Today’s installment of campaign-related news items that won’t necessarily generate a post of their own, but may be of interest to political observers:
* A new ABC News/Washington Post poll, taken after revelations of alleged sexual harassment against Herman Cain came to public light, shows Cain still running strong in the race for the Republican presidential nomination. Mitt Romney still leads the field with 24%, but Cain is second with 23%. The only other candidates in double digits are Rick Perry and Newt Gingrich, at 13% and 12%, respectively.
* In the meantime, Cain’s version of events continues to run into more inconsistencies.
* A new USA Today/Gallup poll asked respondents in just swing states for their 2012 preferences. President Obama leads Perry and Cain in hypothetical match-ups, but Romney leads the president by one, 47% to 46%.
* A Tea Party supporter had a bit of a breakdown at an Elizabeth Warren event in Massachusetts this week, leading him to call the Senate candidate a “socialist whore.” She handled it pretty well.
* Obama’s re-election campaign launched a new “Greater Together” initiative in Pennsylvania this week, hoping to court the youth vote.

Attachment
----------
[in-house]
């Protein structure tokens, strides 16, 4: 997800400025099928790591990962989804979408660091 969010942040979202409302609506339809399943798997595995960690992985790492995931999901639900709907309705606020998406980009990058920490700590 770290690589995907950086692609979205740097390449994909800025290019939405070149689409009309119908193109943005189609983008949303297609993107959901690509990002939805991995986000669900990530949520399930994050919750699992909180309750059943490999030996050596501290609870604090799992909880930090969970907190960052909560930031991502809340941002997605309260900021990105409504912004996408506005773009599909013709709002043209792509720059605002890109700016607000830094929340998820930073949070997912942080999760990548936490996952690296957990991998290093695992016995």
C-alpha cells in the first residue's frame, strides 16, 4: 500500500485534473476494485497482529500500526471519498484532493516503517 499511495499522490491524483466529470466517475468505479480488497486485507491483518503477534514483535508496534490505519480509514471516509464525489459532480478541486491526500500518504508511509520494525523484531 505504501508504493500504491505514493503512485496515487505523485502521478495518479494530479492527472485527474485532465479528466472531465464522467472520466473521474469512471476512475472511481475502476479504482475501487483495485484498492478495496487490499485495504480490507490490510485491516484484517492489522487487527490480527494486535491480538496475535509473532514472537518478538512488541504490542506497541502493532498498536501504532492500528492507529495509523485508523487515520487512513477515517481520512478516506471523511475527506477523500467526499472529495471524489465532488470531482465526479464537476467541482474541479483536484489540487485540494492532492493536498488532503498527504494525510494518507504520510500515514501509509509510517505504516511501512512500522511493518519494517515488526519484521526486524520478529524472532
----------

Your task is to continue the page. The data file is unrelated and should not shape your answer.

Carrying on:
* The Democratic Congressional Campaign Committee is launching new radio ads next week in 25 Republican districts, each of which Dems believe will be competitive next year.
* The Democratic Senatorial Campaign Committee considered Texas and Maine as key pick-up opportunities in 2012. That no longer appears to be the case.
* In Montana, home to one of the nation’s most competitive Senate races, a new Montana State University Billings poll shows Rep. Denny Rehberg (R) with the narrowest of leads over incumbent Sen. Jon Tester (D), 36% to 35%.
* After some initial confusion, Charlotte Mayor Anthony Foxx (D) has made it clear he won’t launch a primary challenge against North Carolina Gov. Bev Perdue (D).
* And in North Dakota, don’t be surprised if state Attorney General Heidi Heitkamp (D) launches a U.S. Senate campaign, after receiving encouragement from retiring Sen. Kent Conrad (D).